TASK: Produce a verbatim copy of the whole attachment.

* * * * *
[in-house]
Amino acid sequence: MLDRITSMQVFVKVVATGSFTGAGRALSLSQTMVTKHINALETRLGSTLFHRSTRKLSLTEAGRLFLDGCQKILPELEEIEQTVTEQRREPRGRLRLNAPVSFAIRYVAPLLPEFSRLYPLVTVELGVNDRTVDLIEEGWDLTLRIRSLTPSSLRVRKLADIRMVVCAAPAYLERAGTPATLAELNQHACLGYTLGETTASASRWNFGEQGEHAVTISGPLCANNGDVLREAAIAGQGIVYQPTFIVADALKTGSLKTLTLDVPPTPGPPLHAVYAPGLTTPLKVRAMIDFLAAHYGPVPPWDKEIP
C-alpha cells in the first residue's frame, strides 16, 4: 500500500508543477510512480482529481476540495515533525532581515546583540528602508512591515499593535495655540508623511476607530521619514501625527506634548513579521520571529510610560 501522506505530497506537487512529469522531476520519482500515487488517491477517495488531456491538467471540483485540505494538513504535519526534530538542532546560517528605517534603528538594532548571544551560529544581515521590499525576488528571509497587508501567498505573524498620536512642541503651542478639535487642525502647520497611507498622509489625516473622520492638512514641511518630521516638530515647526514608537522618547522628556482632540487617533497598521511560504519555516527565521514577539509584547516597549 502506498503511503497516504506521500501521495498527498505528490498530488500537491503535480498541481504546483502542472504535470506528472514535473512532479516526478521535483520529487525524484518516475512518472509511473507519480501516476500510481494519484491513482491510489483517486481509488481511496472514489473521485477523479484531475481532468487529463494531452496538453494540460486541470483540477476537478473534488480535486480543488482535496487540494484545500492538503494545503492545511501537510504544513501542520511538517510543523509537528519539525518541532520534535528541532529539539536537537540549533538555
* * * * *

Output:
[in-house]
Amino acid sequence: MLDRITSMQVFVKVVATGSFTGAGRALSLSQTMVTKHINALETRLGSTLFHRSTRKLSLTEAGRLFLDGCQKILPELEEIEQTVTEQRREPRGRLRLNAPVSFAIRYVAPLLPEFSRLYPLVTVELGVNDRTVDLIEEGWDLTLRIRSLTPSSLRVRKLADIRMVVCAAPAYLERAGTPATLAELNQHACLGYTLGETTASASRWNFGEQGEHAVTISGPLCANNGDVLREAAIAGQGIVYQPTFIVADALKTGSLKTLTLDVPPTPGPPLHAVYAPGLTTPLKVRAMIDFLAAHYGPVPPWDKEIP
C-alpha cells in the first residue's frame, strides 16, 4: 500500500508543477510512480482529481476540495515533525532581515546583540528602508512591515499593535495655540508623511476607530521619514501625527506634548513579521520571529510610560 501522506505530497506537487512529469522531476520519482500515487488517491477517495488531456491538467471540483485540505494538513504535519526534530538542532546560517528605517534603528538594532548571544551560529544581515521590499525576488528571509497587508501567498505573524498620536512642541503651542478639535487642525502647520497611507498622509489625516473622520492638512514641511518630521516638530515647526514608537522618547522628556482632540487617533497598521511560504519555516527565521514577539509584547516597549 502506498503511503497516504506521500501521495498527498505528490498530488500537491503535480498541481504546483502542472504535470506528472514535473512532479516526478521535483520529487525524484518516475512518472509511473507519480501516476500510481494519484491513482491510489483517486481509488481511496472514489473521485477523479484531475481532468487529463494531452496538453494540460486541470483540477476537478473534488480535486480543488482535496487540494484545500492538503494545503492545511501537510504544513501542520511538517510543523509537528519539525518541532520534535528541532529539539536537537540549533538555